This gives a clue there’s more to this vision that simply the Syrian Dynasty. Like so many biblical prophecies there is a double fulfillment. Antiochus Ephiphanes is a forerunner of the coming antichrist who will appear at the time of the end.

While he was speaking to me, I was in a deep sleep, with my face to the ground. Then he touched me and raised me to my feet.

Verse 19: He said, “I am going to tell you what will happen later in the time of wrath, because the vision concerns the appointed time of the end. The two-horned ram that you saw represents the kings of Media and Persia. The shaggy goat is the king of Greece, and the large horn between its eyes is the first king. The four horns that replaced the one that was broken off represent four kingdoms that will emerge from his nation but will not have the same power.

Just as we said… Babylon, Persia, Greece, Alexander, the four generals.

In the latter part of their reign, when rebels have become completely wicked, a fierce-looking king, a master of intrigue, will arise.

Antiochus Ephiphanes.

He will become very strong, but not by his own power.

He will be satanic.

He will cause astounding devastation and will succeed in whatever he does. He will destroy those who are mighty, the holy people. He will cause deceit to prosper, and he will consider himself superior. When they feel secure, he will destroy many and take his stand against the Prince of princes.

Who is the Prince of princes? The Messiah, the true Christ. Antiochus Ephiphanes is pointing toward an ultimate antichrist who will take his stand against the Prince of Princes.

Yet he will be destroyed, but not by human power.

Antiochus Ephiphanes, like Alexander, died of a sudden mysterious illness. He died in a fit of insanity.

The vision of the evenings and morning that has been given you is true, but seal up the vision, for it concerns the distant future.” I, Daniel, was worn out. I lay exhausted for several days. Then I got up and went about the king’s business. I was appalled by the vision; it was beyond understanding.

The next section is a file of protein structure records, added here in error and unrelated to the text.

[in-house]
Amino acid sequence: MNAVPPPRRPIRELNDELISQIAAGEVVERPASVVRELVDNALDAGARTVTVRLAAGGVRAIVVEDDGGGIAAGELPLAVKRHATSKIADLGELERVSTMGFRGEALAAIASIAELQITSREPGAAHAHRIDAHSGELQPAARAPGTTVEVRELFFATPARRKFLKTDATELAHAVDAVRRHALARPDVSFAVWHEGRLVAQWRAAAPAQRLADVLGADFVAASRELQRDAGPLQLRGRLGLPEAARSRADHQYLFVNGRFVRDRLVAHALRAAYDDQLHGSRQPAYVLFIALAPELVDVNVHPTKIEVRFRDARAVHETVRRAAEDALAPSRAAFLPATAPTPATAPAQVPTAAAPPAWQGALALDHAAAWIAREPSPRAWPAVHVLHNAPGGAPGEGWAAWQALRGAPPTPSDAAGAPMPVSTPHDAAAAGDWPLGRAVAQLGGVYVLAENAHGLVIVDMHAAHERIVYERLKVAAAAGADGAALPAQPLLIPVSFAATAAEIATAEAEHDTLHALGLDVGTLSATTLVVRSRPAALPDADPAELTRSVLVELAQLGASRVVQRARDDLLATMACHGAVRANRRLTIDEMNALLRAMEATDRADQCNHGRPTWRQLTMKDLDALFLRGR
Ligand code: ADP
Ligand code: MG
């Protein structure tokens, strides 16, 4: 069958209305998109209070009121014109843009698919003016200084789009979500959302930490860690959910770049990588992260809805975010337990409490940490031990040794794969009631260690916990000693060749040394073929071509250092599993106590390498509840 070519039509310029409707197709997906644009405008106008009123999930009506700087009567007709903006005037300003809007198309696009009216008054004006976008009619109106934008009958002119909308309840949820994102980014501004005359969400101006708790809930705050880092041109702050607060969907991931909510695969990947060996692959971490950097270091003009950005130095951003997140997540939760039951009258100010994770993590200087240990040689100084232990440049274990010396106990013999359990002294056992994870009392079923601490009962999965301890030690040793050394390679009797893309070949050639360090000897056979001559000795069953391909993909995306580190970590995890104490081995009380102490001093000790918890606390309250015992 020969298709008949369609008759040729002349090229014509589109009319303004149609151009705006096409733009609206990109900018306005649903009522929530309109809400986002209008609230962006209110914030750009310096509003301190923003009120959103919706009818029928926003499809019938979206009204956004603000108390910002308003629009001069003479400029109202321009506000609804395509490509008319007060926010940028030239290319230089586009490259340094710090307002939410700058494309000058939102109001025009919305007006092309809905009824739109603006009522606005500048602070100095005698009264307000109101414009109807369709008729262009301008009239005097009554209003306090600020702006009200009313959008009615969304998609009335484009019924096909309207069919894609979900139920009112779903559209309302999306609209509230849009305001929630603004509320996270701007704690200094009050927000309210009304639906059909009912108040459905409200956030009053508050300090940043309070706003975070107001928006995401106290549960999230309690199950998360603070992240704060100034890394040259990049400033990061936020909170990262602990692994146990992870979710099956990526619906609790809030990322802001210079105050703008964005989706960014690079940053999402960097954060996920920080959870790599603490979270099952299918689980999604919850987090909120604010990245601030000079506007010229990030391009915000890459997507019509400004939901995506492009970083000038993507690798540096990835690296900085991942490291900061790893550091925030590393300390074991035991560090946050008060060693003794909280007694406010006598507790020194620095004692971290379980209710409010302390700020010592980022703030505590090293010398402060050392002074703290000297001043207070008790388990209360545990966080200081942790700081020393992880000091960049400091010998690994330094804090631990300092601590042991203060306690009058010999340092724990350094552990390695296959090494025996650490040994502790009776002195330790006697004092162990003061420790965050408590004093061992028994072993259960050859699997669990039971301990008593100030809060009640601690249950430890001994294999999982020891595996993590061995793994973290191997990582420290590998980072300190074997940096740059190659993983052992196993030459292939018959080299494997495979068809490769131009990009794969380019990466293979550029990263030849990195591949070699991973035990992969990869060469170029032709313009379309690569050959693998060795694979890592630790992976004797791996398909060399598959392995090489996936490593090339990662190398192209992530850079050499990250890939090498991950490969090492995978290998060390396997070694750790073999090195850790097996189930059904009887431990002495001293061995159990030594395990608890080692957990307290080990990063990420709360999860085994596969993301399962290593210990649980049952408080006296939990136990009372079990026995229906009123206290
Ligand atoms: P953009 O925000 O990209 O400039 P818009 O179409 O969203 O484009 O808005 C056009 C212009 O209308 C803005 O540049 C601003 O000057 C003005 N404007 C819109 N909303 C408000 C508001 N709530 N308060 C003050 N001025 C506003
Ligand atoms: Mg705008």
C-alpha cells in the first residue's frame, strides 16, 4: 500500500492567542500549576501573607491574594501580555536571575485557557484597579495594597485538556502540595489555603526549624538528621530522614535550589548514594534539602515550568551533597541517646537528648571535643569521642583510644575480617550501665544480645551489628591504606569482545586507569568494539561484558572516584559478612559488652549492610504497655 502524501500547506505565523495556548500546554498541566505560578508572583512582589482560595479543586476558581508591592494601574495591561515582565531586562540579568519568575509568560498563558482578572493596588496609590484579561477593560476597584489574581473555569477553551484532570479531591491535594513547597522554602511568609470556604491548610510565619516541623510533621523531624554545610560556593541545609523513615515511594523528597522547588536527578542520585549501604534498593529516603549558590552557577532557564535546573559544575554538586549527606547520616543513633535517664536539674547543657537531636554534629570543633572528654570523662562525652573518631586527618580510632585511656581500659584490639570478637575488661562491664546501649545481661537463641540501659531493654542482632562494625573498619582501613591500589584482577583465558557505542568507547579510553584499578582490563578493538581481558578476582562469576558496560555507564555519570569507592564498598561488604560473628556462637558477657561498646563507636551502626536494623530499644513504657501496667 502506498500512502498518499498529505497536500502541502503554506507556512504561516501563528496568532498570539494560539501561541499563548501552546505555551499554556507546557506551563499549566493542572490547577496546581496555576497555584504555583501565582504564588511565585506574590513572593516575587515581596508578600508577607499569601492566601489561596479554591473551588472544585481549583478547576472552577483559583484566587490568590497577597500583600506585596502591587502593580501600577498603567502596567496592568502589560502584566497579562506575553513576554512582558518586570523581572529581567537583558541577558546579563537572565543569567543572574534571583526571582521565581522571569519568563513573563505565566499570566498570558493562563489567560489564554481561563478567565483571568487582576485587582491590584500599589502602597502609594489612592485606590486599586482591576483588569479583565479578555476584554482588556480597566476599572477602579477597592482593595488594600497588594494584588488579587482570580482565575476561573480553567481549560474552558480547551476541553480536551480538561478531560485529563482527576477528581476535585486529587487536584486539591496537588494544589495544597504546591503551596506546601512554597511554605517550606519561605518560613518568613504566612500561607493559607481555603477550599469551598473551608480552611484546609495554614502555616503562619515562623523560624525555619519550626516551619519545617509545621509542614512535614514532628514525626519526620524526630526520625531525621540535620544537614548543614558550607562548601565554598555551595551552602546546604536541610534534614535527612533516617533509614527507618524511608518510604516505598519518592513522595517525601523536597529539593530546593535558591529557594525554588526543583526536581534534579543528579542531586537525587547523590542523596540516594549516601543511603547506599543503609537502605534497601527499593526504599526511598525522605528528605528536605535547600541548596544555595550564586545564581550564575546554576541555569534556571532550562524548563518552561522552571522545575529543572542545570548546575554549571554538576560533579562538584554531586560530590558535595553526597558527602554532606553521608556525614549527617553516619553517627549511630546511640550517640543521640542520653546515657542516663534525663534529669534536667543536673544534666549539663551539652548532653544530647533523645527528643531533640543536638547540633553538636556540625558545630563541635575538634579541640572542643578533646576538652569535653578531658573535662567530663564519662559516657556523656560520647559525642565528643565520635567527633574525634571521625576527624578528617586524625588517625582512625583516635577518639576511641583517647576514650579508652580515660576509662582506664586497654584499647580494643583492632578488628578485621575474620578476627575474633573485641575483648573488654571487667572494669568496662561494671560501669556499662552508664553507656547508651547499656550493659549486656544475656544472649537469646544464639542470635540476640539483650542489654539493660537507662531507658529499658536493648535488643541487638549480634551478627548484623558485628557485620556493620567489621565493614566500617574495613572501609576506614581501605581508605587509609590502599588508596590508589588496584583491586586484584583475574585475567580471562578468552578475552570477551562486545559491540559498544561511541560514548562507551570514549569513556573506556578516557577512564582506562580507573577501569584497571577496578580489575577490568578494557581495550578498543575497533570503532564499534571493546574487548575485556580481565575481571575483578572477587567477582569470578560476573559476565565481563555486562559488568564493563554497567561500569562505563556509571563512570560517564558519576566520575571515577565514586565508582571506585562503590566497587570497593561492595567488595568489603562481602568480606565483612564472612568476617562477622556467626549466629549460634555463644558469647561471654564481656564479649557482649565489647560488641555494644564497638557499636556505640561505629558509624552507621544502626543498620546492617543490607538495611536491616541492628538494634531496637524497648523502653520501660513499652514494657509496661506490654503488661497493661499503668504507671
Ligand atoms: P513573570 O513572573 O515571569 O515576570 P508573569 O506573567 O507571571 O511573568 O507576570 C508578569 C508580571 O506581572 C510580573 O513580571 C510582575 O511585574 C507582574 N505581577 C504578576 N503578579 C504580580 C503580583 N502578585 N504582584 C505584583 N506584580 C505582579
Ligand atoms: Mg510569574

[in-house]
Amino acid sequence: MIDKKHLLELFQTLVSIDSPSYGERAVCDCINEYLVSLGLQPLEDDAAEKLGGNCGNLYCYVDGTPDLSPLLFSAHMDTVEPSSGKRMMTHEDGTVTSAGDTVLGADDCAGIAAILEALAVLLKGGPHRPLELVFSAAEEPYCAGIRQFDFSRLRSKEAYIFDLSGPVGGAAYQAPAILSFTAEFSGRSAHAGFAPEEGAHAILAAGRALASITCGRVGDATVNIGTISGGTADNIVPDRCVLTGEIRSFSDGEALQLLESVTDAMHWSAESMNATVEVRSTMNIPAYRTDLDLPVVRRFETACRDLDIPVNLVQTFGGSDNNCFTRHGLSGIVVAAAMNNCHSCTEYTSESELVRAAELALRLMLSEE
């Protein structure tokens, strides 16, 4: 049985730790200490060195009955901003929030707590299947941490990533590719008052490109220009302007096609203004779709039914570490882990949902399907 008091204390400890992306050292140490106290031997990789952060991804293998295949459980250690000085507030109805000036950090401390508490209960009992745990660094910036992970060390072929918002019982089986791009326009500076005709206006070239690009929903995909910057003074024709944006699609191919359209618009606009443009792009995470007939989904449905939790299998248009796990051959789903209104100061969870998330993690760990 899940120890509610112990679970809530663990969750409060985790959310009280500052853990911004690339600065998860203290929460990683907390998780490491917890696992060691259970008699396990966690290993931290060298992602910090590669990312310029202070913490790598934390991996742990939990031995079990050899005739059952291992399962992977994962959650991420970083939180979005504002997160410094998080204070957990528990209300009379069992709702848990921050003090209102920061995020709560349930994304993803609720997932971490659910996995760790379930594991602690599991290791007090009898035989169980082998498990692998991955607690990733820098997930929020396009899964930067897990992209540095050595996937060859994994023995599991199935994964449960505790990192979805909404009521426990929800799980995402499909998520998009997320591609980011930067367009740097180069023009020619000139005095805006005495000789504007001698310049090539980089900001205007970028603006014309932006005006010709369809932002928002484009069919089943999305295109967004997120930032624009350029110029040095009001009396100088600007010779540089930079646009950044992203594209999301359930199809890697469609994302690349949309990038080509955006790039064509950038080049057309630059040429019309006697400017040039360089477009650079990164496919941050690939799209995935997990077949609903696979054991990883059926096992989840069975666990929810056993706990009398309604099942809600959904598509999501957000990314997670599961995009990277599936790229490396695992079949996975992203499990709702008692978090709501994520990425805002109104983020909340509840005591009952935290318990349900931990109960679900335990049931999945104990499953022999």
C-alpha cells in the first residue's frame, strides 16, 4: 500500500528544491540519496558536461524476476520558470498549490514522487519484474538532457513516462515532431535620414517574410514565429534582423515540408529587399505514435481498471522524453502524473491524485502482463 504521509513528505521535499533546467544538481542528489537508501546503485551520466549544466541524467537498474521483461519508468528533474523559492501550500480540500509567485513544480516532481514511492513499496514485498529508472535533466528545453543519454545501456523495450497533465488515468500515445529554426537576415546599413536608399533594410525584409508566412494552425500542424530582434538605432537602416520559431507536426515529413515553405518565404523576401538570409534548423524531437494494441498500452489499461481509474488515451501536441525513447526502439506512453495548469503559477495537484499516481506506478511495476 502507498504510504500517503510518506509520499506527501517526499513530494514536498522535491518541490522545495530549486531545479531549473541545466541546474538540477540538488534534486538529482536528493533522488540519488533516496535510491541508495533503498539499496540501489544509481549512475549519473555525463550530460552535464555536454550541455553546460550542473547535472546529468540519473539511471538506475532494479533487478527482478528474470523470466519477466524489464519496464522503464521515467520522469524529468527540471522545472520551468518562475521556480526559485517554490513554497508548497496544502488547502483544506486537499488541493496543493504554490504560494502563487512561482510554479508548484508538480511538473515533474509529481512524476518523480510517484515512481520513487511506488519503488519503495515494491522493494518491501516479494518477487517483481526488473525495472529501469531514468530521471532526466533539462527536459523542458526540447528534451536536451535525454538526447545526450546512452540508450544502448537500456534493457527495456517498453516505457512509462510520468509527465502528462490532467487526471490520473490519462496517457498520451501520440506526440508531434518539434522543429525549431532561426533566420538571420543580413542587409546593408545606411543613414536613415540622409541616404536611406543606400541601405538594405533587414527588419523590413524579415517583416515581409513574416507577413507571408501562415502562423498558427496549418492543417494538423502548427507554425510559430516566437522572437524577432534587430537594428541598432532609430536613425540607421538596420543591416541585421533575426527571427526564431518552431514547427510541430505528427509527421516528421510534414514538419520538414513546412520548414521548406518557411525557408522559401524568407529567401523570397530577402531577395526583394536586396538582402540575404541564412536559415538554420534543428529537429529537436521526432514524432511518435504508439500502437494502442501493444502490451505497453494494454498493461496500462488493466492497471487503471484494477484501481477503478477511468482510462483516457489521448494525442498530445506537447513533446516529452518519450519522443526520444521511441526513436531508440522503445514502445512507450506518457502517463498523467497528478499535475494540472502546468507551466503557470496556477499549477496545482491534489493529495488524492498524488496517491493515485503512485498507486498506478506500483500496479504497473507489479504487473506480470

Conclusion: Antiochus Ephiphanes, in his effort to eradicate Judaism from the face of the earth and destroy the Jewish people, went too far. His actions precipitated a rebellion by the Jews, led by a Jewish family known as the Maccabees. The temple was retaken and rededicated. It was reconsecrated, and the great Menorah or candle stand in the Holy Place was lite up again. That was over 2100 year ago, but the Jewish people and the nation of Israel still celebrate it every year at this time in the festival of lights—called Hanukkah. From a Christian perspective as I interpret Daniel 8, there is a sense in which Hanukkah represents the defeat of the one who was a forerunner of the antichrist and the lighting of hope that comes with the Second Coming. So every year during Hanukkah and Christmas, we can celebrate the hope of our Lord’s first and second comings. So may the God of hope fill you with all joy and peace as you trust in Him that you might overflow in hope through the power of the Holy Spirit.